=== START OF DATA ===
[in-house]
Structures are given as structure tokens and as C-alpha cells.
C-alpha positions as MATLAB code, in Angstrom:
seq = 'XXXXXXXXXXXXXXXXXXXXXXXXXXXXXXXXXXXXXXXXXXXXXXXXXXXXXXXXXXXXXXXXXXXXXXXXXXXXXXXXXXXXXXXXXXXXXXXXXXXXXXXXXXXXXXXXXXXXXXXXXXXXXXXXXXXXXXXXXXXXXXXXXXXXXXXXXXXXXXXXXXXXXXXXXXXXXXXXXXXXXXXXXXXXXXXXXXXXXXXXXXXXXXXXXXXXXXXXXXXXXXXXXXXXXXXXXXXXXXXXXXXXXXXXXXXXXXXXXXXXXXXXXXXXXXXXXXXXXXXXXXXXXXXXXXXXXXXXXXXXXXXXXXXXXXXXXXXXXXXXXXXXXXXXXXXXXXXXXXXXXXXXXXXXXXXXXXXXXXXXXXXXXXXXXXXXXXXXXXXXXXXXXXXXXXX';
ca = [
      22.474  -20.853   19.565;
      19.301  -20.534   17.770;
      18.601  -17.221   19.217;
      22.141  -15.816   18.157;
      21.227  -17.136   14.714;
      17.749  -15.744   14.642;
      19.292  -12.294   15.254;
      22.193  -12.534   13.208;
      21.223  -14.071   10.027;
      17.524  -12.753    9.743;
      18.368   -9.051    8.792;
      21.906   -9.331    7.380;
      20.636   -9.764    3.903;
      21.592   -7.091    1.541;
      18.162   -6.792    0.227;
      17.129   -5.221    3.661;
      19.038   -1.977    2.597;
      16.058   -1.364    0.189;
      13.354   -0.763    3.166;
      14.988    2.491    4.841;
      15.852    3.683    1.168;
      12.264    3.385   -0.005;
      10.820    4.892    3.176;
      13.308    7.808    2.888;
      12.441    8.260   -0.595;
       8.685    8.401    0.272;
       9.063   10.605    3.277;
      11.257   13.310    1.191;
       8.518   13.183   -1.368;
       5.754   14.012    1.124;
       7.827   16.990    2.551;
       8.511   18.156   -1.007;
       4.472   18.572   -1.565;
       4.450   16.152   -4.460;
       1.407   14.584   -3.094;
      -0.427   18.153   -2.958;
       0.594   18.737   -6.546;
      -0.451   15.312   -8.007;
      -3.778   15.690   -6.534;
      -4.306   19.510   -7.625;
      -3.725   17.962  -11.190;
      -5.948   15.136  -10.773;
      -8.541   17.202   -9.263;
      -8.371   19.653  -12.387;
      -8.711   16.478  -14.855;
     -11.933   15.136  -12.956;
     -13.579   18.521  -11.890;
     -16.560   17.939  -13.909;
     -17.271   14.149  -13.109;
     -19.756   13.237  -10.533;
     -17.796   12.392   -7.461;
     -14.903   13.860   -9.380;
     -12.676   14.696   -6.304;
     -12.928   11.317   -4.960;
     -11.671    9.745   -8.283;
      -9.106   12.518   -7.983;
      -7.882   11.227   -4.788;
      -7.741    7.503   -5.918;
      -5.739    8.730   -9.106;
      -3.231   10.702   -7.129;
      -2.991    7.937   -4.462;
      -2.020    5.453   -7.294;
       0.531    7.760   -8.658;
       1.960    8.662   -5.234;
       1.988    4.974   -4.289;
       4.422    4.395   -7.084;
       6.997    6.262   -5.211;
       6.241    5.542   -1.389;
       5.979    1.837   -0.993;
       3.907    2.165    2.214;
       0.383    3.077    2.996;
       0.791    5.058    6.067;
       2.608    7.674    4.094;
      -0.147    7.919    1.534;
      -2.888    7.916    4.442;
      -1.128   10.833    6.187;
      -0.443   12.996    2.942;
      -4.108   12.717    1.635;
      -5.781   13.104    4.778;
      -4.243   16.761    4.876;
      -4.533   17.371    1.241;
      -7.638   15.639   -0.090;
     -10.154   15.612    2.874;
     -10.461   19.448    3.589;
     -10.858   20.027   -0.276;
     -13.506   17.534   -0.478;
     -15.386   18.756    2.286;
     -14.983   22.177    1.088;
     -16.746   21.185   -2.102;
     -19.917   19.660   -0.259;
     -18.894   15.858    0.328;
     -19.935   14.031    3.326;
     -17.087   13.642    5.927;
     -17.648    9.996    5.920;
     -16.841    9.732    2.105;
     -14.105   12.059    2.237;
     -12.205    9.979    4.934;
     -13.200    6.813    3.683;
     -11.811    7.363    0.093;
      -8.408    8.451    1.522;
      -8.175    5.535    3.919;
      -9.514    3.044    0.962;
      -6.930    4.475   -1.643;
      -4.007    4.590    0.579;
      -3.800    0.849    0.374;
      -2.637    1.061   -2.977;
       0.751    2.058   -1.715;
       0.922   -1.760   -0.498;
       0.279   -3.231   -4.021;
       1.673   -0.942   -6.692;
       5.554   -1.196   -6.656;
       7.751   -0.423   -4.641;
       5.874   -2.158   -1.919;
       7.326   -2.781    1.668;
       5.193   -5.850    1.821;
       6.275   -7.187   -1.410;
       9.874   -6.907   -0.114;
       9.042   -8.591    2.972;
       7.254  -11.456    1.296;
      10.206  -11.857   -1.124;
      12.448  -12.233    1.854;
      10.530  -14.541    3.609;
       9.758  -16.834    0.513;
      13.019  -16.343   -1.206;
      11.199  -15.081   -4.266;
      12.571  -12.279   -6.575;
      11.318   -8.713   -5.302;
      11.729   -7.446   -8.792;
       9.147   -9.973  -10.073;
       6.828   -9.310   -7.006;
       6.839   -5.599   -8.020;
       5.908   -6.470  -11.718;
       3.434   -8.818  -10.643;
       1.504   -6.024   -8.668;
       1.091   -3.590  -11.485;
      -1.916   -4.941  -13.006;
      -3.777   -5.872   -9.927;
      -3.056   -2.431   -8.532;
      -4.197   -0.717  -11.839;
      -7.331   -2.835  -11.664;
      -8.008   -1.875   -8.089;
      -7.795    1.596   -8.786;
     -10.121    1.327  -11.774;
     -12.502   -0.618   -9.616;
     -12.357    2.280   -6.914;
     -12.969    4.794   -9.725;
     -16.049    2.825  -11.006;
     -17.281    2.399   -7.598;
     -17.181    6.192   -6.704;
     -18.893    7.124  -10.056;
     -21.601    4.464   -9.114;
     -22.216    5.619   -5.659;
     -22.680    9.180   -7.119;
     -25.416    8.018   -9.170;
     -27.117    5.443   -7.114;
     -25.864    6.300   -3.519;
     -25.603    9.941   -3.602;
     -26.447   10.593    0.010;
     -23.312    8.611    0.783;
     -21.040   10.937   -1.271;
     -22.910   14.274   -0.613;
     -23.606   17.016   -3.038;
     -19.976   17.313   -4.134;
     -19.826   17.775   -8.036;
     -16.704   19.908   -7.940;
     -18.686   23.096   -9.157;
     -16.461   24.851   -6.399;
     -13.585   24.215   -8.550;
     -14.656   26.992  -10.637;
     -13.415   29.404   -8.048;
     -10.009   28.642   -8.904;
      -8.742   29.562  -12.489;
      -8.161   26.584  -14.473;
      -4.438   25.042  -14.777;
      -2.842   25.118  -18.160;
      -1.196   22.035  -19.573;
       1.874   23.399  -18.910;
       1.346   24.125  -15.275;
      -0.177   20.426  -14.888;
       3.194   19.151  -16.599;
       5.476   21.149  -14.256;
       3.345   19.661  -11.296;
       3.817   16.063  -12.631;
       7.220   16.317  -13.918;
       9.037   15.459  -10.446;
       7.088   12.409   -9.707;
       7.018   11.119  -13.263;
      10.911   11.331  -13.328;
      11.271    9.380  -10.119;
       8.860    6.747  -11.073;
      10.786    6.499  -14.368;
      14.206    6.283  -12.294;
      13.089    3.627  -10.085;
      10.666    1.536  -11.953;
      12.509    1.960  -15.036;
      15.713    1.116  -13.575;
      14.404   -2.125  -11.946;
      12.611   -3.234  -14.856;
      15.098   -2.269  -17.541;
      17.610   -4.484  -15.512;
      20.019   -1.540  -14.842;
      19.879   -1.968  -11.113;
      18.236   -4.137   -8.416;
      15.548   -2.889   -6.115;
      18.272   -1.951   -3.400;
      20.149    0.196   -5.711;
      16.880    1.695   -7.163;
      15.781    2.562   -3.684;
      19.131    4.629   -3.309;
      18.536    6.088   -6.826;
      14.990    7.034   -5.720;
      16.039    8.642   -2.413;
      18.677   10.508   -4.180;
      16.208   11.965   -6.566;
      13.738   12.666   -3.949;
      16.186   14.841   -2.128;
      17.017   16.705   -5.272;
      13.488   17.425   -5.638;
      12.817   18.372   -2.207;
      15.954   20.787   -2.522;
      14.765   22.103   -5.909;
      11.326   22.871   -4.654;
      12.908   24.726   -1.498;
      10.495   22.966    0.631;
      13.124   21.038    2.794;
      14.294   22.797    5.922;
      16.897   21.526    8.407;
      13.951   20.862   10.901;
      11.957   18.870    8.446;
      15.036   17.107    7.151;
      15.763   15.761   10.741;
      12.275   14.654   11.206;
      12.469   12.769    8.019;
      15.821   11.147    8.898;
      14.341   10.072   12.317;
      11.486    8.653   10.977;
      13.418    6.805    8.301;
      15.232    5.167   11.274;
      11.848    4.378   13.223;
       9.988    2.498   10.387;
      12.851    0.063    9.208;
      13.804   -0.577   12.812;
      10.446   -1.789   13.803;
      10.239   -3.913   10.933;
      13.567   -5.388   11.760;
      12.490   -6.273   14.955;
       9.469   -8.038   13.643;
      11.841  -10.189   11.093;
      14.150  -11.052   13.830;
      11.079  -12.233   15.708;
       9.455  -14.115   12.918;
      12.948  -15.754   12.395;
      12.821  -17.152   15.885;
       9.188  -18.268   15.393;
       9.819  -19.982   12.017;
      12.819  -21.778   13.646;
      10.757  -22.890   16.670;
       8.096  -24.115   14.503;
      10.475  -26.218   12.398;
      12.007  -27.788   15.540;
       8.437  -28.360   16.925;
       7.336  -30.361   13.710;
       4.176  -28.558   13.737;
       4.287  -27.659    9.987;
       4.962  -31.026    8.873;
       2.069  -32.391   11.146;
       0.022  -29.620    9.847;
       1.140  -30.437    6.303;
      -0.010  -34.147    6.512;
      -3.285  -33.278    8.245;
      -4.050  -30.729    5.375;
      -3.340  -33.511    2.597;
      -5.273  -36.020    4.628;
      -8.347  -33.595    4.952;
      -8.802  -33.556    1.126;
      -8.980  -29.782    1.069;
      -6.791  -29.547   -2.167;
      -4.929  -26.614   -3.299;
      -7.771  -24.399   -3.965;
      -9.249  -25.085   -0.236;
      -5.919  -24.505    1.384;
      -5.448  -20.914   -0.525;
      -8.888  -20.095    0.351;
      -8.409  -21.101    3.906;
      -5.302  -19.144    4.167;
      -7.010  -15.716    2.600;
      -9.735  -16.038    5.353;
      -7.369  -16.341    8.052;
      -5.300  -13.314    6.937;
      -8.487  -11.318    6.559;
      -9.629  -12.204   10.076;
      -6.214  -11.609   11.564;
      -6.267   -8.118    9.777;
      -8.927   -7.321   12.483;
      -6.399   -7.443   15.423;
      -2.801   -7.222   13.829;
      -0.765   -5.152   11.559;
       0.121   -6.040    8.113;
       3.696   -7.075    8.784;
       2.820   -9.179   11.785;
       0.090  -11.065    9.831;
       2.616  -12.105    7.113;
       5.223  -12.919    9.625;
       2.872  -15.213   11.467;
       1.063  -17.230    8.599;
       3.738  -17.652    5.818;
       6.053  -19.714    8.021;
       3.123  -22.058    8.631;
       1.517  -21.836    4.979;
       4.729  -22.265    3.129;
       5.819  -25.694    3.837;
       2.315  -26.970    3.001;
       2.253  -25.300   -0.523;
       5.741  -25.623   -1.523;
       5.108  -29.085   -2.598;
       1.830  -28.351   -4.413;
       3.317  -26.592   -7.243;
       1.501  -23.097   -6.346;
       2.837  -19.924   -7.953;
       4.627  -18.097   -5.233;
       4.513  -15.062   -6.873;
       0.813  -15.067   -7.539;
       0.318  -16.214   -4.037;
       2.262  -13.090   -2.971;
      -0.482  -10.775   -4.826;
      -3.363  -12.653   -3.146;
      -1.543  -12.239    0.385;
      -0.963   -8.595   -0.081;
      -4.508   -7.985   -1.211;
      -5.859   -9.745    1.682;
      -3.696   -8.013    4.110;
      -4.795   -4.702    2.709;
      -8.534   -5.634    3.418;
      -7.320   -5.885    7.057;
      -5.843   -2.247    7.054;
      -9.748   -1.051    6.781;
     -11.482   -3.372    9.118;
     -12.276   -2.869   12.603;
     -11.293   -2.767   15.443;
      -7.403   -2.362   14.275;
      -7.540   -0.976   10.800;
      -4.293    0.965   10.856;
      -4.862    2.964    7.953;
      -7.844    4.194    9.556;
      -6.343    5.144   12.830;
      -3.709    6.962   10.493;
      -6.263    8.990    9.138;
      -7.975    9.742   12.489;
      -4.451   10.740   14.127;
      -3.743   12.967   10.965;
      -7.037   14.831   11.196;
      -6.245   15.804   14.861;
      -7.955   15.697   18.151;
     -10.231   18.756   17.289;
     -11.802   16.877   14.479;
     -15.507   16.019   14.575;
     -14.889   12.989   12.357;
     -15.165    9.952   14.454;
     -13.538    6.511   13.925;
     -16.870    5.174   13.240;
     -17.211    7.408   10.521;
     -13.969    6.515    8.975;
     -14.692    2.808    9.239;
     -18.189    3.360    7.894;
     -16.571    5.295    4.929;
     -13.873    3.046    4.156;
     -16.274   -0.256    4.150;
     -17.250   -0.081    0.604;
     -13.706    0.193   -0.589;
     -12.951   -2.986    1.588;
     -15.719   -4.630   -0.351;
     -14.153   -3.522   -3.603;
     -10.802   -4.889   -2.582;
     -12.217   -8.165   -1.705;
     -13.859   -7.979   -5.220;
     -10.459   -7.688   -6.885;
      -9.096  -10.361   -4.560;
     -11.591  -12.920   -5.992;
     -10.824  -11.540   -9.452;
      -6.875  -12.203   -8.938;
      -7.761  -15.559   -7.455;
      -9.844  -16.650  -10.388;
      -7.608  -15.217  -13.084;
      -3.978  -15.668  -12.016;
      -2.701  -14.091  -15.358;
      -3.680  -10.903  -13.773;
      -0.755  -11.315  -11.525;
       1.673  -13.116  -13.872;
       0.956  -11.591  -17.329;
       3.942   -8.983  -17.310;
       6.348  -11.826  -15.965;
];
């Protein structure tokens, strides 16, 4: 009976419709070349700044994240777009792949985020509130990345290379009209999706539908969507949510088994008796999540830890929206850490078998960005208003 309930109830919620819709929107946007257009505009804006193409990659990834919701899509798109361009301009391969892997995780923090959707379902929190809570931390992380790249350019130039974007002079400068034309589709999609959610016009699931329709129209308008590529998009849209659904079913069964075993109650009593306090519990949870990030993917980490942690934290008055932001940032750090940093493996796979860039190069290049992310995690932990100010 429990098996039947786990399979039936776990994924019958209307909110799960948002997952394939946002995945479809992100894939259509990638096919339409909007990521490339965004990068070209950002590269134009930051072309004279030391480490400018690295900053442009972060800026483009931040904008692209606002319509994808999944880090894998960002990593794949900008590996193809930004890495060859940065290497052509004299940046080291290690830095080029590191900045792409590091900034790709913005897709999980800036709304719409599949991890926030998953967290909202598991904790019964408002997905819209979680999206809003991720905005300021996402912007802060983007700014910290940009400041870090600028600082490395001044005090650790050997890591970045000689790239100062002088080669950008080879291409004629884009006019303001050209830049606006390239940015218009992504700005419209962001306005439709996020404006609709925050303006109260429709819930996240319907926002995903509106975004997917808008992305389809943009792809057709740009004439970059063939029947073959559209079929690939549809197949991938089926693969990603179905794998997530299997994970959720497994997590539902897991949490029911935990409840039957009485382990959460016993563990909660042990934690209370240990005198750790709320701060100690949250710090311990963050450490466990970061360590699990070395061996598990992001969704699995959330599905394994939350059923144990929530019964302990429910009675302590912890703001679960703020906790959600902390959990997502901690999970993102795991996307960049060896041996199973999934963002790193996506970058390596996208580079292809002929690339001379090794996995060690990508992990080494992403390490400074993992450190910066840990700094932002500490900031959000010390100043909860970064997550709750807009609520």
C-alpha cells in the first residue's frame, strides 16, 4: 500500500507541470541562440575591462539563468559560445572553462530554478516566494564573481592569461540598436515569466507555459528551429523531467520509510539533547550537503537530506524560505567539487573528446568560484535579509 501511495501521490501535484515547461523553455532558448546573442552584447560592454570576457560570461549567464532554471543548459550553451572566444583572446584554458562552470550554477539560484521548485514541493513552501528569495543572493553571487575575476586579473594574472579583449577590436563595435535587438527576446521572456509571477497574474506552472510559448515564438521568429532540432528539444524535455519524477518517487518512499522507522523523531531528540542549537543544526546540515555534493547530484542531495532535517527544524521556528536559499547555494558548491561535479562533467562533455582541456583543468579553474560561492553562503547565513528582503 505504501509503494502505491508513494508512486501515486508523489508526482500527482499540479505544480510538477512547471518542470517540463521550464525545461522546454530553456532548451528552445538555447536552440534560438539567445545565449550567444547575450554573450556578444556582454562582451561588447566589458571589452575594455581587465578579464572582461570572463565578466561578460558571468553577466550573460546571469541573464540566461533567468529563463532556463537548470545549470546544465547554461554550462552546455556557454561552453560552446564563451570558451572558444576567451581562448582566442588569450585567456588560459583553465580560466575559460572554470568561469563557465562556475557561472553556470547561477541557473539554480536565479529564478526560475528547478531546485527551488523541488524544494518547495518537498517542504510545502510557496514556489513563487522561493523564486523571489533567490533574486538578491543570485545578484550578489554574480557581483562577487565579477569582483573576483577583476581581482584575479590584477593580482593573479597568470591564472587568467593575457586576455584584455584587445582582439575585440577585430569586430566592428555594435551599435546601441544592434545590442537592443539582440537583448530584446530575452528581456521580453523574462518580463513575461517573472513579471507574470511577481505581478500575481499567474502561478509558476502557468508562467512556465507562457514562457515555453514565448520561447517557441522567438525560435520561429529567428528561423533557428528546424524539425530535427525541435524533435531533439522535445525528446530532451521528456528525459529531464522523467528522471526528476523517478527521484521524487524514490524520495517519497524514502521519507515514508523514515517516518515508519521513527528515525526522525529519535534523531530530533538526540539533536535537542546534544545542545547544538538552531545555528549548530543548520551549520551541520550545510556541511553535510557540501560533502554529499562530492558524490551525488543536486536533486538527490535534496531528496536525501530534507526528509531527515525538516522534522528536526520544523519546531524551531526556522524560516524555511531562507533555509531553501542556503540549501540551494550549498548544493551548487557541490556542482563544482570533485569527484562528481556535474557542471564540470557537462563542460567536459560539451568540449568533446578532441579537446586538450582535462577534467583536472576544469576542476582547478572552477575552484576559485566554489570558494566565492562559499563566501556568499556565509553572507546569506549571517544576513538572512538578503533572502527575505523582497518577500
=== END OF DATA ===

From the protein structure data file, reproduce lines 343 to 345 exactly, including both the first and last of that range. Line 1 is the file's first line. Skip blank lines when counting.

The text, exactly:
     -12.276   -2.869   12.603;
     -11.293   -2.767   15.443;
      -7.403   -2.362   14.275;